Academic journal article Applied Health Economics and Health Policy

Direct Medical Costs for Complications among Children and Adults with Diabetes in the US Commercial Payer Setting

Academic journal article Applied Health Economics and Health Policy

Direct Medical Costs for Complications among Children and Adults with Diabetes in the US Commercial Payer Setting

Article excerpt

Published online: 27 February 2014

© Springer International Publishing Switzerland 2014


Background Complications associated with diabetes are a major contributor to the burden of the disease. To better inform decision modelling, there is a need for cost estimates of specific diabetes-related complications, stratified by diabetes type and patient age group.

Objective To obtain direct medical costs of managing and treating diabetes-related complications over a 2-year period, for adults and children with type 1 diabetes mellitus (T1DM) or type 2 diabetes mellitus (T2DM), using data from a large commercially insured US subscriber database.

Methods We examined records from a large US multi-payer claims database to identify patients with any diabetes-related complications included in nine pre-specified categories, filed between January 2009 and September 2010, and with pre-index evidence of T1DM or T2DM. Patients were required to have continuous health plan enrolment 12 months before and 24 months after each index complication. Patients were classified into cohorts based on their diabetes type and age status at the time of the complication. The direct medical cost associated with each complication was calculated for the 12- and 24-month follow-up periods. Mean paid and allowed total costs were calculated and inflation-adjusted to the year 2011.

Results Of the 119,715 patients who met the inclusion criteria, 211 (0.2 %) were categorized as children with T1DM, 55 (0.05 %) as children with T2DM, 6,227 (5.2 %) as adults with T1DM and 113,222 (94.6 %) as adults with T2DM. The respective mean cohort ages were 13.5, 14.9, 48.5 and 58 years. Proteinuria/albuminuria was the most common complication for T1DM and T2DM child cohorts, with this complication occurring in almost one third of these children. Among the child cohorts, renal disease accounted for the highest mean paid cost for T1DM patients (US$6,053) whereas for T2DM patients, the complication associated with the highest mean paid cost was lactic acidosis (US$25,053). For the adult T1DM cohort, the complications with the highest occurrence and highest mean total paid cost were non-proliferative retinopathy (40.3 %) and renal disease (US$28,076), respectively. Similarly, for the adult T2DM cohort, these complications were neuropathy (26.8 %) and peritoneal dialysis (US$32,826).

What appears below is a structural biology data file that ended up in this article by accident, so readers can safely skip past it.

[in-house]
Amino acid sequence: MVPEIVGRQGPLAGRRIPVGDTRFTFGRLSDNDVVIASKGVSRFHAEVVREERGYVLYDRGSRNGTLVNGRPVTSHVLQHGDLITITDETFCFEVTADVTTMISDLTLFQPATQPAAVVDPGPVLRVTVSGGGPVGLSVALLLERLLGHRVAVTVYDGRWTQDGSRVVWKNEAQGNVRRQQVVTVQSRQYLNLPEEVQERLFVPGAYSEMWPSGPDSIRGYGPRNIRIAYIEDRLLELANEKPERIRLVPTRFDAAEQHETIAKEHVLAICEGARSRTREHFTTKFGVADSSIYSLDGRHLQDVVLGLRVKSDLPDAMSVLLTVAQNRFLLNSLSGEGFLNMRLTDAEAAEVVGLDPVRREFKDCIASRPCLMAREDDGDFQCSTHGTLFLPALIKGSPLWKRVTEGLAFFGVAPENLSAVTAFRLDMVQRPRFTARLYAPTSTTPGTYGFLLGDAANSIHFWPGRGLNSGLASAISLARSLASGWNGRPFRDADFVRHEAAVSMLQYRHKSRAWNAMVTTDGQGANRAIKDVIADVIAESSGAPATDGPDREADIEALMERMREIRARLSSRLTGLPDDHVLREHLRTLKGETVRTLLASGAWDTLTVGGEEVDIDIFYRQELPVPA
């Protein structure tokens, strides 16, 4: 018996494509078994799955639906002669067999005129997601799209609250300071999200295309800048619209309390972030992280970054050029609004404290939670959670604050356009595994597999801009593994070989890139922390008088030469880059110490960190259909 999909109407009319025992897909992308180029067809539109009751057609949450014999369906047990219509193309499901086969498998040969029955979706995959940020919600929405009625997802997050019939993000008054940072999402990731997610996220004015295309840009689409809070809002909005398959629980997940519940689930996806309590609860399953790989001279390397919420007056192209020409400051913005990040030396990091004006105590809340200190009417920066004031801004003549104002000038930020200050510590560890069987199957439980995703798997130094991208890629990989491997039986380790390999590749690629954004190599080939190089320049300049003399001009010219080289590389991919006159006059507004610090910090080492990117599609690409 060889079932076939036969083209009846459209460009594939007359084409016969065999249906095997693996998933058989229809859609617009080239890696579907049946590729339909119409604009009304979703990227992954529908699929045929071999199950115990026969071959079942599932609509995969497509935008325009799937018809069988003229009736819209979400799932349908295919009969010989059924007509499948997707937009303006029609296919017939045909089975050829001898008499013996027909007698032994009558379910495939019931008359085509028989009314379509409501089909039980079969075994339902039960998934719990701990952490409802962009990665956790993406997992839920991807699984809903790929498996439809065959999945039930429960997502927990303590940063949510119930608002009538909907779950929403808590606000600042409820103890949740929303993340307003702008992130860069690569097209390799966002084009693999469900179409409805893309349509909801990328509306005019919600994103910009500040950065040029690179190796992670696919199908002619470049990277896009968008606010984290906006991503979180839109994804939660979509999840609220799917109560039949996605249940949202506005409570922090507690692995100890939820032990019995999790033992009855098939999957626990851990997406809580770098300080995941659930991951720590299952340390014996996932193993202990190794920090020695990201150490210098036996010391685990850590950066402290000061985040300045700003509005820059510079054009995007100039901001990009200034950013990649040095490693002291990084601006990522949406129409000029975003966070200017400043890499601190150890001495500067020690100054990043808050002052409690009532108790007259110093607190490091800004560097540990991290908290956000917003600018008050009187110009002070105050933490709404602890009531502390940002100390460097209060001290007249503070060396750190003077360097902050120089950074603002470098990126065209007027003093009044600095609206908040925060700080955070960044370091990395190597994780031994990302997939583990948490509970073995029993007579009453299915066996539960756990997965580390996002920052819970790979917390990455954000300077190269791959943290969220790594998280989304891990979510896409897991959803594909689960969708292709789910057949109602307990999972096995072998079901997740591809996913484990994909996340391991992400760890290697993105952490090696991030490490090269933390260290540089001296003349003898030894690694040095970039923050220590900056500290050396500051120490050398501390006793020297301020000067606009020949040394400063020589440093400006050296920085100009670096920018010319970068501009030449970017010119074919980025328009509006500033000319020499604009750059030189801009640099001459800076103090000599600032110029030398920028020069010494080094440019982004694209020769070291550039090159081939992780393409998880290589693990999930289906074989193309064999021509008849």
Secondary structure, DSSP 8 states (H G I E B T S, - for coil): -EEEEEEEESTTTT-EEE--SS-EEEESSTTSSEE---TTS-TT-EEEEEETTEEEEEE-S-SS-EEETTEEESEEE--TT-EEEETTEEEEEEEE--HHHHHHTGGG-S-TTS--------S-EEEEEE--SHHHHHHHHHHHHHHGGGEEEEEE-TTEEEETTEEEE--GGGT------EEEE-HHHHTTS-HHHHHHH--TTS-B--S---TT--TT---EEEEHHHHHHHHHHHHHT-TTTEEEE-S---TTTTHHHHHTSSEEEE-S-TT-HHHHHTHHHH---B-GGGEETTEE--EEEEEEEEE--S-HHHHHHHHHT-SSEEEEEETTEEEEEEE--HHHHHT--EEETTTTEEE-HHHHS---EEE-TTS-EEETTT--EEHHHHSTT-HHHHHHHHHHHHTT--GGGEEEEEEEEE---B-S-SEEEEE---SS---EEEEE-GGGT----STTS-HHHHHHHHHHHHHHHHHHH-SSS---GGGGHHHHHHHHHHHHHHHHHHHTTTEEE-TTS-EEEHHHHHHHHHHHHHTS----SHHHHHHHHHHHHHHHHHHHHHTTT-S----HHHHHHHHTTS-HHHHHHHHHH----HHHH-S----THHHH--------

Conclusion With the continuing and increasing interest in child and adult T1DM and T2DM, stakeholders will need relevant and timely information to guide treatment decision making. This cost research may directly inform the economic models that are often developed to better identify, understand and manage key economic considerations that drive the costs of this chronic disease.

1 Background and Objective

It is estimated that in 2012, there were 22.3 million people (7.0 %) in the USA diagnosed with diabetes [1]. In 2010, the prevalence of diagnosed and undiagnosed diabetes among US adults was one in nine and is expected to increase to one in three by 2050 [2, 3]. Recent estimates show that the total burden of diagnosed diabetes in the USA has increased by 41 % in the past 5 years, from US$174 billion in 2007 to US$245 billion in 2012 [1]. With the growing costs of care, healthcare expenditures for diabetic patients are at least twice as high as the expenditures for individuals without diabetes [1].

Medical expenditures for children with diabetes are estimated to be substantially higher than expenditures for children without diabetes [4]. In a study of paediatric patients with type 1 diabetes (T1DM), Ying et al., reported total diabetes-related direct costs averaging US$4,730 (in 2005) per person-year [5]. This study was limited to patients hospitalized in a single institution and did not take into account costs attributable to outpatient services. Giving consideration to outpatient, inpatient and drug costs, Shrestha et al. reported that annual total expenditures (in 2008) for diabetic children were six times as high as the expenditures for non-diabetic children (US$9,061 versus US$1,468, respectively) [4]. …

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